Djinn Patrol on the Purple Line: Lost stories of India’s street children

Book review: Deepa Anappara shifts skilfully between different narrative voices

Deepa Anappara: Her debut reveals the casual cruelties of contemporary India

Deepa Anappara: Her debut reveals the casual cruelties of contemporary India

“When Mental was alive, he was a boss-man with eighteen or twenty children working for him, and he almost never raised his hand against any of them.” The opening line of Djinn Patrol on the Purple Line lands us straight into the world of India’s slums, in a debut novel that is teaming with life despite its deadly subject matter.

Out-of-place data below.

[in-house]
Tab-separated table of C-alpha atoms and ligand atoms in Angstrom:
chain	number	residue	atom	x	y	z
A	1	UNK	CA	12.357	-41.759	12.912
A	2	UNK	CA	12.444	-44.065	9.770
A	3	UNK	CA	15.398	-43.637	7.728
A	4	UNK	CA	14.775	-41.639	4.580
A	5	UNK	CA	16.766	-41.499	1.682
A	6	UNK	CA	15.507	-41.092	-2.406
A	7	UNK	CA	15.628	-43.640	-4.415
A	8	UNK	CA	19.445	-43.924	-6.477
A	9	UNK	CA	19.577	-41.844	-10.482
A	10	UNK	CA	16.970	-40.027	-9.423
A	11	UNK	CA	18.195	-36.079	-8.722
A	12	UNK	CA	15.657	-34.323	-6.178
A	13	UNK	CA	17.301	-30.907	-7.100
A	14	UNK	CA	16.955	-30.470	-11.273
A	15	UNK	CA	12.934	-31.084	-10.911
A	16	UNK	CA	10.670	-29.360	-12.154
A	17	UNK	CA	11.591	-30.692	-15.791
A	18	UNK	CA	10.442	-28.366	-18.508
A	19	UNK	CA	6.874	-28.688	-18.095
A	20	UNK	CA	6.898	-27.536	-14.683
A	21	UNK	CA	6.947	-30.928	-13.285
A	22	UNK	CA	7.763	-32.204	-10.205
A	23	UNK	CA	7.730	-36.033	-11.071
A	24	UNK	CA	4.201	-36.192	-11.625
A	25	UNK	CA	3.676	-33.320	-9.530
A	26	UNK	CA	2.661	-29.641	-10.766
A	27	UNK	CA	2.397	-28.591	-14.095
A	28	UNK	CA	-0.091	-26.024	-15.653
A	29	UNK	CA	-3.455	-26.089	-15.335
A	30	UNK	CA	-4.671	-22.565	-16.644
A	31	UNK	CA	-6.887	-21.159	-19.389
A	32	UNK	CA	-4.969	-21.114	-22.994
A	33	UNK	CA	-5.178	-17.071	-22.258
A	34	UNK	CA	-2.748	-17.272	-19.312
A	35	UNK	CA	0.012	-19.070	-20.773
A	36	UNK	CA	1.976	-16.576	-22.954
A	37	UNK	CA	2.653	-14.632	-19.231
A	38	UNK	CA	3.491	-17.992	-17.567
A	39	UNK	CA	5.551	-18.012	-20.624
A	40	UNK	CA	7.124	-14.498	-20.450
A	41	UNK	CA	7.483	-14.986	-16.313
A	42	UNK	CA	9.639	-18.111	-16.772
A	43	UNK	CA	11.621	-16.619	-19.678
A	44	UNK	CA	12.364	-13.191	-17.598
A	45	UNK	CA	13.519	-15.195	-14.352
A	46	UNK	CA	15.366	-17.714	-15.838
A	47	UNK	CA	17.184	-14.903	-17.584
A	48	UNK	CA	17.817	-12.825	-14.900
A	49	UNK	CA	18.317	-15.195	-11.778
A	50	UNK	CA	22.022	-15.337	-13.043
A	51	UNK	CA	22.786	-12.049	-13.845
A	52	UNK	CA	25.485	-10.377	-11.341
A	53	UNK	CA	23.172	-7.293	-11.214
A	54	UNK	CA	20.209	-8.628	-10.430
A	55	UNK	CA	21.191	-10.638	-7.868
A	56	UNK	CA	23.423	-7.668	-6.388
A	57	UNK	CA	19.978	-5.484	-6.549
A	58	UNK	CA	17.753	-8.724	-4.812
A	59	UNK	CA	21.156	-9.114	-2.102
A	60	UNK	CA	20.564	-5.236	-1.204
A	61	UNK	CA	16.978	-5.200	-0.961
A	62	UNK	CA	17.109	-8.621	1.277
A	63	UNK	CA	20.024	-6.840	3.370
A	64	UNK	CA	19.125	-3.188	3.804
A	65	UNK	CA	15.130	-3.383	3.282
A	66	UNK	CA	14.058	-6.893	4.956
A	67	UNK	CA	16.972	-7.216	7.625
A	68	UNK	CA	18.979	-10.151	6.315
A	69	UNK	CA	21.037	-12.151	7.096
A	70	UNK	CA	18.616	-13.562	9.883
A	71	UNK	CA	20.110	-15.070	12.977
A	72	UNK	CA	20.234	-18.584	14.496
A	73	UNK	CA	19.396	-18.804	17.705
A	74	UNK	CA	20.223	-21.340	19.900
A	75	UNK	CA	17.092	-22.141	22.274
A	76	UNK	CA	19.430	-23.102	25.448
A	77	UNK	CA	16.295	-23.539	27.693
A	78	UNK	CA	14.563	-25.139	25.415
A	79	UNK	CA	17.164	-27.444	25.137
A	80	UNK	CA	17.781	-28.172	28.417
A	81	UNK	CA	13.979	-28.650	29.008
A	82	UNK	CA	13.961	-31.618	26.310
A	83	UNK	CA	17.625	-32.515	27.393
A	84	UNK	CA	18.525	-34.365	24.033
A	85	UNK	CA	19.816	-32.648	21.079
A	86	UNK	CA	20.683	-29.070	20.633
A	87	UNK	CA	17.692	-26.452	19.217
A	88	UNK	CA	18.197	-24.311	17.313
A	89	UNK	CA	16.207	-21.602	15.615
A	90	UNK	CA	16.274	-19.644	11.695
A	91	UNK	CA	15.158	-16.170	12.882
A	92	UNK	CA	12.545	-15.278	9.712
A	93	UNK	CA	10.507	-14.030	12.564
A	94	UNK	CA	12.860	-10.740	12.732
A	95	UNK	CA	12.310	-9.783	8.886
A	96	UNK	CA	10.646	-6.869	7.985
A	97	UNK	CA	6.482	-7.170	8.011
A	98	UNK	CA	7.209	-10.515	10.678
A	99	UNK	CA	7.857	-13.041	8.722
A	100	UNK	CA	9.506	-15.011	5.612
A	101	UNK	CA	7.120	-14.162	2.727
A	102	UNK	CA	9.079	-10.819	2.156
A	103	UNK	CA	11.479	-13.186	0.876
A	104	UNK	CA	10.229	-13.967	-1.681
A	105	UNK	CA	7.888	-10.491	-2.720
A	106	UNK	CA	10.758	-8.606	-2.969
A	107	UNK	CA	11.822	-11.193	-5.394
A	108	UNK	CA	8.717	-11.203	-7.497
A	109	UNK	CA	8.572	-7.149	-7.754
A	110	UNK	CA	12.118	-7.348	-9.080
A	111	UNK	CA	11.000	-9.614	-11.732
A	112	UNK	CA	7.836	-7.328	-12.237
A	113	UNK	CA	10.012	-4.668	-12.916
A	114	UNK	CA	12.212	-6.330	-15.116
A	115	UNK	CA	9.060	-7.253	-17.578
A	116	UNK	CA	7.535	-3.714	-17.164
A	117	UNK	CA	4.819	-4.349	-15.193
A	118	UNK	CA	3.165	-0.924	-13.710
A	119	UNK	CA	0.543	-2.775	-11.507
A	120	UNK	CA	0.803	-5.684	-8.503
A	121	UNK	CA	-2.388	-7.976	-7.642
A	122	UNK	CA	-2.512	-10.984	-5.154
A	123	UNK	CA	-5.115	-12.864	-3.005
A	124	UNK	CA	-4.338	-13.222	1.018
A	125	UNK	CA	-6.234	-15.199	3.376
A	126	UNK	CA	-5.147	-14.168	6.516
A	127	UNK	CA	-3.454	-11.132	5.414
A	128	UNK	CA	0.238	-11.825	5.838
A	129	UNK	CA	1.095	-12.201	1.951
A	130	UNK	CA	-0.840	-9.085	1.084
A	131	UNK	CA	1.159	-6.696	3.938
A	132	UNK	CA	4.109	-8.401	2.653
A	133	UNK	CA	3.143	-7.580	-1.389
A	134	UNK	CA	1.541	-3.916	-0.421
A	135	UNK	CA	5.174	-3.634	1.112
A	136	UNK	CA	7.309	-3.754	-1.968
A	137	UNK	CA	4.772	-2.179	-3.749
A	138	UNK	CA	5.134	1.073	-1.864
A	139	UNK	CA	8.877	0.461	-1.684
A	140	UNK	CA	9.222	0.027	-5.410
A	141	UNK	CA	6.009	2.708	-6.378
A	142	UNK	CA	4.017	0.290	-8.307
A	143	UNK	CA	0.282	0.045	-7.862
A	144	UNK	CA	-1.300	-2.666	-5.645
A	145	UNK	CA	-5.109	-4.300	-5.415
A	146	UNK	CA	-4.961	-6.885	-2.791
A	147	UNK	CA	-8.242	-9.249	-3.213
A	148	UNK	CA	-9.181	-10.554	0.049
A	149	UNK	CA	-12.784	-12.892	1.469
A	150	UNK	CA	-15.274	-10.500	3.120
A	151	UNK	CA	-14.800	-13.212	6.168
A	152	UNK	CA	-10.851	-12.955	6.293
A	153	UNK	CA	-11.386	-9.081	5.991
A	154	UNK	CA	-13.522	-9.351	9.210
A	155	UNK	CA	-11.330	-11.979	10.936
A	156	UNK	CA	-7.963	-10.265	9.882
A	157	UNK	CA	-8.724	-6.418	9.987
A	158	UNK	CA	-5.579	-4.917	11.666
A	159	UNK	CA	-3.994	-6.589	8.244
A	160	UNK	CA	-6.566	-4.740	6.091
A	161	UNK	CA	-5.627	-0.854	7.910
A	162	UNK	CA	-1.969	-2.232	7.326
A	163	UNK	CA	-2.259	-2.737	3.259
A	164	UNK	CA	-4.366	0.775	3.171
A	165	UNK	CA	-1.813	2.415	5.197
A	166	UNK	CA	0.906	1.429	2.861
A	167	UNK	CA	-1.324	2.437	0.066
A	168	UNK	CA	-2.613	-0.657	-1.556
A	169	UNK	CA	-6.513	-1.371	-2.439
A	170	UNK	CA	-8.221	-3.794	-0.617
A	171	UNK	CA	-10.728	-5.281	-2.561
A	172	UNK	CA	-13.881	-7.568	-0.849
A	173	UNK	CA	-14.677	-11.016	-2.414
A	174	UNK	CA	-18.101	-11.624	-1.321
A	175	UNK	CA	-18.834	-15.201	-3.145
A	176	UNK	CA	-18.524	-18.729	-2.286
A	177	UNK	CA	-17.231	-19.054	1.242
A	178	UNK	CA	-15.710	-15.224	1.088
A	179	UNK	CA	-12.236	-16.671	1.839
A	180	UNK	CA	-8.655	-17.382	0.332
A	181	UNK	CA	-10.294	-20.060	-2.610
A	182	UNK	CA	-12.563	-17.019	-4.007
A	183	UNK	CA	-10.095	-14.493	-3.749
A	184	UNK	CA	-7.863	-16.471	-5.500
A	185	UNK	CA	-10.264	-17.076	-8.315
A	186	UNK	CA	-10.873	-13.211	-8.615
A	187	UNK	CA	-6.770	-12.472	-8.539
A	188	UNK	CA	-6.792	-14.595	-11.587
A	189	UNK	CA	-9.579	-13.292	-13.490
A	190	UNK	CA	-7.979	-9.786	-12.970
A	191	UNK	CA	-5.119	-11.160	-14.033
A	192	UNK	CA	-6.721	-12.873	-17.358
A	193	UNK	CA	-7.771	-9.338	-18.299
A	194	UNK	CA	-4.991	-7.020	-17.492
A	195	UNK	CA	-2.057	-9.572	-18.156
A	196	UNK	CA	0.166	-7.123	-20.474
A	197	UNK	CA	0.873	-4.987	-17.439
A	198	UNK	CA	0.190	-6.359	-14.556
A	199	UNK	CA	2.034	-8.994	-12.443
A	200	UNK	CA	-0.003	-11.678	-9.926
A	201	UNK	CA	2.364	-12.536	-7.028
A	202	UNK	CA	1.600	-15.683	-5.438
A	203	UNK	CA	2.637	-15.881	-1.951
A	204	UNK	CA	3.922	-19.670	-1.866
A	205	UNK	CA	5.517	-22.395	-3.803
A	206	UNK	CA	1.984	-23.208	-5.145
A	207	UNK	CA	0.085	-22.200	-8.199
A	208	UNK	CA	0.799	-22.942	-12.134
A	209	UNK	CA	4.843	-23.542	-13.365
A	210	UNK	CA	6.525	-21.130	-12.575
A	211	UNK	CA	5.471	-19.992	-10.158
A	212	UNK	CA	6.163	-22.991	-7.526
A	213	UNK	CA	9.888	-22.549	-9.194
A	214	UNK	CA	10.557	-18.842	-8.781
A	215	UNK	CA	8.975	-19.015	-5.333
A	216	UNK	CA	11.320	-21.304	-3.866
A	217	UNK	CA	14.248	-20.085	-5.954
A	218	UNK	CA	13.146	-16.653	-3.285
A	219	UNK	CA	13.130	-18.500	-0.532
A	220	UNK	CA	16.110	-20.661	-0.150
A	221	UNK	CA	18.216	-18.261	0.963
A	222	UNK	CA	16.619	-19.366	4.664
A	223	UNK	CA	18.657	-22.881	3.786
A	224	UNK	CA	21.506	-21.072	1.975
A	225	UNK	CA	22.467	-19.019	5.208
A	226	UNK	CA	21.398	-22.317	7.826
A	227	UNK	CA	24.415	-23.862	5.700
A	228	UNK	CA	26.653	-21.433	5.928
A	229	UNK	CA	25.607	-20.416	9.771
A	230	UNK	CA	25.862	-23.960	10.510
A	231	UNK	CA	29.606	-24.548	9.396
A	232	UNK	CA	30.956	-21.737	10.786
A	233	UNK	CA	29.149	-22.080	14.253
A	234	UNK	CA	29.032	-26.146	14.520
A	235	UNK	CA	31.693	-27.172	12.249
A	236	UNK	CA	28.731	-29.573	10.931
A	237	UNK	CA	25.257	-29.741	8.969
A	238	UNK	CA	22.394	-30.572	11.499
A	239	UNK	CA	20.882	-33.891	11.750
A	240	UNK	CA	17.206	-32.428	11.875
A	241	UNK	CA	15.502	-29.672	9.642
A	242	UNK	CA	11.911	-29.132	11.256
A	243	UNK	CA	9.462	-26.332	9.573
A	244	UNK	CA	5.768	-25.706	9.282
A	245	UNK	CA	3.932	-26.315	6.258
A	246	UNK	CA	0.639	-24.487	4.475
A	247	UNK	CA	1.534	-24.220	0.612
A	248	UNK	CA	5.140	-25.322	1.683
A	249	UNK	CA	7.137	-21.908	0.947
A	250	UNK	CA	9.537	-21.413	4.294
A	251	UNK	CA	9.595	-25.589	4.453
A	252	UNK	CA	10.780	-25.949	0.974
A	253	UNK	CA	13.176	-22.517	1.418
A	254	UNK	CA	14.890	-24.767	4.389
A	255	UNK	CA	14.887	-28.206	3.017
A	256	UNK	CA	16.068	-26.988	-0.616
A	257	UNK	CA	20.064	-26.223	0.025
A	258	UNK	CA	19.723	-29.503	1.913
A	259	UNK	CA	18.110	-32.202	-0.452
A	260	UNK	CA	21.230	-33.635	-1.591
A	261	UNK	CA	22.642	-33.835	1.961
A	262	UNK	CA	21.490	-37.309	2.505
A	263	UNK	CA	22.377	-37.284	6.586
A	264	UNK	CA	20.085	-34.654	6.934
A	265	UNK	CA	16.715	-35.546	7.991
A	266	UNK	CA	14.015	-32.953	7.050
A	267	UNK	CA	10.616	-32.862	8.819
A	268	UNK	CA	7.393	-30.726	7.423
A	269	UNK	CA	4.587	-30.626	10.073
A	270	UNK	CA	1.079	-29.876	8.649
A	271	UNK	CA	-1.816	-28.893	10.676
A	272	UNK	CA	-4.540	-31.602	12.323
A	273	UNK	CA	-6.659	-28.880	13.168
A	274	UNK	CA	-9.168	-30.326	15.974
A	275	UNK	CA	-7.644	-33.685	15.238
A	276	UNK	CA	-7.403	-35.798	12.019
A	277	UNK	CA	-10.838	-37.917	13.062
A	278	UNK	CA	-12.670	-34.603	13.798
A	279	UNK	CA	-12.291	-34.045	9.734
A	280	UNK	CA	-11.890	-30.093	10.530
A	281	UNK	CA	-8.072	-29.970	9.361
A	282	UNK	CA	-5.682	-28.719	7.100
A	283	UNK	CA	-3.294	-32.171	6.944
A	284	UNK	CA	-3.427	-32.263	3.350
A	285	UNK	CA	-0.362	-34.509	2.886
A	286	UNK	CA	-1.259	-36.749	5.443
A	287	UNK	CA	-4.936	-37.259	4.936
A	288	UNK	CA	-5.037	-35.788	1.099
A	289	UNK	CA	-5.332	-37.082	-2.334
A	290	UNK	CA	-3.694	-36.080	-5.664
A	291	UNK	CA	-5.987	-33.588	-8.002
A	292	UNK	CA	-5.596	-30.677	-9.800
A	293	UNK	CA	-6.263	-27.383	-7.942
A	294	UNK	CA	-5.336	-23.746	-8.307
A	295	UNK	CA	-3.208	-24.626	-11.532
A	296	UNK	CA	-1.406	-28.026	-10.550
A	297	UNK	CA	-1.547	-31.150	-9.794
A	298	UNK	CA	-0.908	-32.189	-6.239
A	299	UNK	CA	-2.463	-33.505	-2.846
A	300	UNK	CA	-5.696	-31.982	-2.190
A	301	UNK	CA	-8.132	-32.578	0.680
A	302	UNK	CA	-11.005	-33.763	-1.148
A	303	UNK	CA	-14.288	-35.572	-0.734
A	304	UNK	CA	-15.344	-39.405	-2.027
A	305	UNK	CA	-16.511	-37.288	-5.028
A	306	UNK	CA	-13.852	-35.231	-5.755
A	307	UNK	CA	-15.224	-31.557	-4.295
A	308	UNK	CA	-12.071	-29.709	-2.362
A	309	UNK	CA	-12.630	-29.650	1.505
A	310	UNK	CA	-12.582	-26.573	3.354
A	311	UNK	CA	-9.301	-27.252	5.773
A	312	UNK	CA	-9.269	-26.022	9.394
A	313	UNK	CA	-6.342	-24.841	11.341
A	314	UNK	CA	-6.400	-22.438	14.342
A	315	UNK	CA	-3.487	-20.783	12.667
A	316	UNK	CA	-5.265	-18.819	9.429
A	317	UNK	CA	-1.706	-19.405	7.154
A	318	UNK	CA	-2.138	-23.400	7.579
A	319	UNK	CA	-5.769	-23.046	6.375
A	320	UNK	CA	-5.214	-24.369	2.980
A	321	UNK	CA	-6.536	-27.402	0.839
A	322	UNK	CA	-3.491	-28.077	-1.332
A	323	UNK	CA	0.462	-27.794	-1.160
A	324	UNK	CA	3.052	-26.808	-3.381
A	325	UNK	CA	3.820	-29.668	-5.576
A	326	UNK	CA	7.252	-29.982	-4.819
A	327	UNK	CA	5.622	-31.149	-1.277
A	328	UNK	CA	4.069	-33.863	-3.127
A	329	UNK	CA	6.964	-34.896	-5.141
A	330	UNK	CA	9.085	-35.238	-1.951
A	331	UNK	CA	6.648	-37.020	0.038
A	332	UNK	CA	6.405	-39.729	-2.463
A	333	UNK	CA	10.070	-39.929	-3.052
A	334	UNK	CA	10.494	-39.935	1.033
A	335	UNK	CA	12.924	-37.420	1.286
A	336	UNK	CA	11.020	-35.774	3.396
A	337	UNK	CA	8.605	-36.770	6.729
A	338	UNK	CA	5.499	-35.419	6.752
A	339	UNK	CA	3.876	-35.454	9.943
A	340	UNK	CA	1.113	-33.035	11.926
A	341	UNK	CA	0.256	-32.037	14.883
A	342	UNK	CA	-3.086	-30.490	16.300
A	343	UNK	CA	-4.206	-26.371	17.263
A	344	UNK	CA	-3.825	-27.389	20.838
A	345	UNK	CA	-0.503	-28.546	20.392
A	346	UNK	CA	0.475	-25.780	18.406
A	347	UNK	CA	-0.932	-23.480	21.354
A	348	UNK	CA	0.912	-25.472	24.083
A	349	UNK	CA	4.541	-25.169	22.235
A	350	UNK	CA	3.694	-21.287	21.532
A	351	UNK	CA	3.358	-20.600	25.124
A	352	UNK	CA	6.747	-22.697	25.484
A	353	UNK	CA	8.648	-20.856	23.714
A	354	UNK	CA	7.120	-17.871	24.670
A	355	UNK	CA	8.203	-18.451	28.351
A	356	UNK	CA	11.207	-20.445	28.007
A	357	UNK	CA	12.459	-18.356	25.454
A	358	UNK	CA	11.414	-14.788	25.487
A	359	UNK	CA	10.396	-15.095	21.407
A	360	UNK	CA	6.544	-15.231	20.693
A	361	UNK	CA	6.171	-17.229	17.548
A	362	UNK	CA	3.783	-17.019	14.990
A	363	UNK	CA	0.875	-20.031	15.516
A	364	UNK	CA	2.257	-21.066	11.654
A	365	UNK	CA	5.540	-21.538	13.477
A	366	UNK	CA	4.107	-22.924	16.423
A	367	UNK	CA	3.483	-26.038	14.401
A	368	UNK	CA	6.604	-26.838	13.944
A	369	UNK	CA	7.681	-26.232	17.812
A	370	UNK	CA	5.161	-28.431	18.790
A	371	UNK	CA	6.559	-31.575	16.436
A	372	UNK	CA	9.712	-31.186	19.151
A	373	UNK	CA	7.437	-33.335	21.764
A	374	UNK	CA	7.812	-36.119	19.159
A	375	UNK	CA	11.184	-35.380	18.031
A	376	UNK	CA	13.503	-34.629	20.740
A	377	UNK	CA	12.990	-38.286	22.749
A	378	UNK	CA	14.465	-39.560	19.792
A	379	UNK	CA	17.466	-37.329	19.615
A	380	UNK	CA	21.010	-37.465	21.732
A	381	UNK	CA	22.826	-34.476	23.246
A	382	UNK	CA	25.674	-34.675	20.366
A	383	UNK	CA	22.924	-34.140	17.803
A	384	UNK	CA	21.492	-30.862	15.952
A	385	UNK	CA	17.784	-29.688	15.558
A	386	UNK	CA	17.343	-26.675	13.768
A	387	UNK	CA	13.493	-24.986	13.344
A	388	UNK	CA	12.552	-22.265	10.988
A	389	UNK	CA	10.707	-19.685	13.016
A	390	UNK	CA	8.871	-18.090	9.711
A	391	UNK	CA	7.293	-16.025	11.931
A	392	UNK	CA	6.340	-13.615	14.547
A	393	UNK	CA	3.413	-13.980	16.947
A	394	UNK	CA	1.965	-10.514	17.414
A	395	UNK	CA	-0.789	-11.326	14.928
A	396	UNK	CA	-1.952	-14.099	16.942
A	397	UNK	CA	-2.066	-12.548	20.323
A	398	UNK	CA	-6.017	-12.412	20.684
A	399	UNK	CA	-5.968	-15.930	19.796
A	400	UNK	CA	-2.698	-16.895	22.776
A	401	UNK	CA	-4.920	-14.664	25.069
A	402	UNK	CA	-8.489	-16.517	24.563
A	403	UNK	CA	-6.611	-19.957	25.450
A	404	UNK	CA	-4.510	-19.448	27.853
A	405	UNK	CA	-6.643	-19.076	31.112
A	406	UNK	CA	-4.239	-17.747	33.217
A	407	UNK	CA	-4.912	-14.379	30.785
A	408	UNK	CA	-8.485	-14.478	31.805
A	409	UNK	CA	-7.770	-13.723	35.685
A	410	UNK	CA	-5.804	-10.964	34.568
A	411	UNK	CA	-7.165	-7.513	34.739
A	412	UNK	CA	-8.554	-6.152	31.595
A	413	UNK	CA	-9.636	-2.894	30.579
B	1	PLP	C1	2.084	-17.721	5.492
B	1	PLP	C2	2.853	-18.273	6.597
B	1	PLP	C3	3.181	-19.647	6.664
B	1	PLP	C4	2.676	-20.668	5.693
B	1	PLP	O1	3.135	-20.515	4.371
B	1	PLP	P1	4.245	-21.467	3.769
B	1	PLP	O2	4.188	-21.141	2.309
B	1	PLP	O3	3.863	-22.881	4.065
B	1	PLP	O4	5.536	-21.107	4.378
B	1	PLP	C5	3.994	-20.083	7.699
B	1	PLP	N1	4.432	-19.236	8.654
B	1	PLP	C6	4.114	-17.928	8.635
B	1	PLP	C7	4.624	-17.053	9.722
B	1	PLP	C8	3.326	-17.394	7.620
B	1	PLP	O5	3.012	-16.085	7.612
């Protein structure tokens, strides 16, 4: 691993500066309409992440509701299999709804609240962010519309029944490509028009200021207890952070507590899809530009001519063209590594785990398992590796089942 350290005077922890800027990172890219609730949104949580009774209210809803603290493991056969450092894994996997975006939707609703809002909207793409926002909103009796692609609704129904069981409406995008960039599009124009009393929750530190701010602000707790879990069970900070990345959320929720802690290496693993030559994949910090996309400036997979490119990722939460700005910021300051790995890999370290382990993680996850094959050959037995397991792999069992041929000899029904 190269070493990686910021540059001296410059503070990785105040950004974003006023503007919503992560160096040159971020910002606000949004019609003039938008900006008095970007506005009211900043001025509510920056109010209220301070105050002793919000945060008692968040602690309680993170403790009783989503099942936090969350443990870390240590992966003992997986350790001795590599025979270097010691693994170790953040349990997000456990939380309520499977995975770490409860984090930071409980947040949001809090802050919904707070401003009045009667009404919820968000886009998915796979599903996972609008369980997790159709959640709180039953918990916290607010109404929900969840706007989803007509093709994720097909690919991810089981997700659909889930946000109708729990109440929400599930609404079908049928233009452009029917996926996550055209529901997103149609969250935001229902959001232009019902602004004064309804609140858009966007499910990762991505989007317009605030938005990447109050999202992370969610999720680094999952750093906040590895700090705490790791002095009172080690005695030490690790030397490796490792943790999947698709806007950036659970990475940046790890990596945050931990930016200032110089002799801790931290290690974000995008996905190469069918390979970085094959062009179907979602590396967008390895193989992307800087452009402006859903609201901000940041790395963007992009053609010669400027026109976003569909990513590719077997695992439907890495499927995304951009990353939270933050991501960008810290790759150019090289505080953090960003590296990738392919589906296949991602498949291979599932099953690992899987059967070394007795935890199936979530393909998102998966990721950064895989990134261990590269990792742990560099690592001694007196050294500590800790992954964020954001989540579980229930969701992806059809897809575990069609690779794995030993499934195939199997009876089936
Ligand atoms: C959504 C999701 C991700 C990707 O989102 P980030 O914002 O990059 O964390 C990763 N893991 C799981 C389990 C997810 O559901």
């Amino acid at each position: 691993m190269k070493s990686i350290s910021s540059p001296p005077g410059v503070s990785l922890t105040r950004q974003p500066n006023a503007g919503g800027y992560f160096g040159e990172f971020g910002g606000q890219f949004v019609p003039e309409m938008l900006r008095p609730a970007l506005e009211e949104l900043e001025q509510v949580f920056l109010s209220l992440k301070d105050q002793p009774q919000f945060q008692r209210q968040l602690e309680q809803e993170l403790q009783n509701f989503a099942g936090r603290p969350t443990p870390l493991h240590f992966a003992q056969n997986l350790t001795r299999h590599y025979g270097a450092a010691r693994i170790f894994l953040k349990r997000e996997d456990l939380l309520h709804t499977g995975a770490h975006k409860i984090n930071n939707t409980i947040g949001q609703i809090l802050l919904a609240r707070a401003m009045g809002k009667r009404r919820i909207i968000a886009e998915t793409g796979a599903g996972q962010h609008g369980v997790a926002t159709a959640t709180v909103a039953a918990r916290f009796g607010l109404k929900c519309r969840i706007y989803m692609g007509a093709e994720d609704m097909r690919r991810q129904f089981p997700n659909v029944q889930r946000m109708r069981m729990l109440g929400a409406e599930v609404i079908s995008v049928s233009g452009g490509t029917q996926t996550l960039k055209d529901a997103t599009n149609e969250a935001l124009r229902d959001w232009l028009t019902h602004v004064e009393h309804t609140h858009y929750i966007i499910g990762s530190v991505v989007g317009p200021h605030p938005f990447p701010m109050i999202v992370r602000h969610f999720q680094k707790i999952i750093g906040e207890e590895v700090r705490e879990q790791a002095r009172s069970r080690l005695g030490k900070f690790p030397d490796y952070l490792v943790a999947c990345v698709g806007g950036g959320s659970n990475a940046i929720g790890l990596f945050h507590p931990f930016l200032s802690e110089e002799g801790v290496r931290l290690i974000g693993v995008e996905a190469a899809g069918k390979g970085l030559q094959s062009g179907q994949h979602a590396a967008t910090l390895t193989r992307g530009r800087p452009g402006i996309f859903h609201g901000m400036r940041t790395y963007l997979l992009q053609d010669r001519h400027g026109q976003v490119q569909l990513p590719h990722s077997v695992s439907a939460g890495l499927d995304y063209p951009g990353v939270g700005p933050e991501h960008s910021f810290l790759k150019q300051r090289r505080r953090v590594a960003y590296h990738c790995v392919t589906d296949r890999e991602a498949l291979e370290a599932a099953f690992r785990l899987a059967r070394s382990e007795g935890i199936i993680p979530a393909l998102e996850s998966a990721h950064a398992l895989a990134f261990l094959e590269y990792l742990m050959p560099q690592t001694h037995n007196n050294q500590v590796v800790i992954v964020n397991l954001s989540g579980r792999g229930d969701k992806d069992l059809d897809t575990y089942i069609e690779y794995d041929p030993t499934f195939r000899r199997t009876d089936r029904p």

Deepa Anappara, the book’s author, is well placed to tell the story of the estimated 180 children who go missing each day in India. Born in the south of the country, she worked as a journalist in India for 11 years, reporting on human rights and education. Anappara has a masters in creative writing from the University of East Anglia, where she is currently doing a PhD. Her captivating debut is the winner of the Lucy Cavendish Fiction Prize, the Bridport Prize and the Deborah Rogers Foundation Writers Award.

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